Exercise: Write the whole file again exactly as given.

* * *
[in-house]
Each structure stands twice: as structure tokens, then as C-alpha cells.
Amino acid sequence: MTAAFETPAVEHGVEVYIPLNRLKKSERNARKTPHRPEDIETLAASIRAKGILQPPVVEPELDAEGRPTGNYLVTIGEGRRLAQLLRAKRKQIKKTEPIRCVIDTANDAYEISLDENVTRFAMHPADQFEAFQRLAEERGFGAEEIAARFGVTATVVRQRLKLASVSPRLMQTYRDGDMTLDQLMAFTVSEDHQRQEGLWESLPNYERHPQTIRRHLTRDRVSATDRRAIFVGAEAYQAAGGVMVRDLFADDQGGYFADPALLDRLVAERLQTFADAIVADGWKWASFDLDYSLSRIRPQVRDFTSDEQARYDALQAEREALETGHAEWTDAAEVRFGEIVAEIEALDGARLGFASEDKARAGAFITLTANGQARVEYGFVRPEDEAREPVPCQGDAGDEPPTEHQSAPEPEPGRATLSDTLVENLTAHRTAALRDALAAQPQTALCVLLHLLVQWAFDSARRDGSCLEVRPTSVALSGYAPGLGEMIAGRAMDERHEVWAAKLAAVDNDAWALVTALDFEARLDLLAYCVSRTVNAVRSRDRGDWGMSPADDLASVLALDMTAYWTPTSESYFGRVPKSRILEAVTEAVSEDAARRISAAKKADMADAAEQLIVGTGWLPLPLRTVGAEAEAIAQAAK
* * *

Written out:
[in-house]
Each structure stands twice: as structure tokens, then as C-alpha cells.
Amino acid sequence: MTAAFETPAVEHGVEVYIPLNRLKKSERNARKTPHRPEDIETLAASIRAKGILQPPVVEPELDAEGRPTGNYLVTIGEGRRLAQLLRAKRKQIKKTEPIRCVIDTANDAYEISLDENVTRFAMHPADQFEAFQRLAEERGFGAEEIAARFGVTATVVRQRLKLASVSPRLMQTYRDGDMTLDQLMAFTVSEDHQRQEGLWESLPNYERHPQTIRRHLTRDRVSATDRRAIFVGAEAYQAAGGVMVRDLFADDQGGYFADPALLDRLVAERLQTFADAIVADGWKWASFDLDYSLSRIRPQVRDFTSDEQARYDALQAEREALETGHAEWTDAAEVRFGEIVAEIEALDGARLGFASEDKARAGAFITLTANGQARVEYGFVRPEDEAREPVPCQGDAGDEPPTEHQSAPEPEPGRATLSDTLVENLTAHRTAALRDALAAQPQTALCVLLHLLVQWAFDSARRDGSCLEVRPTSVALSGYAPGLGEMIAGRAMDERHEVWAAKLAAVDNDAWALVTALDFEARLDLLAYCVSRTVNAVRSRDRGDWGMSPADDLASVLALDMTAYWTPTSESYFGRVPKSRILEAVTEAVSEDAARRISAAKKADMADAAEQLIVGTGWLPLPLRTVGAEAEAIAQAAK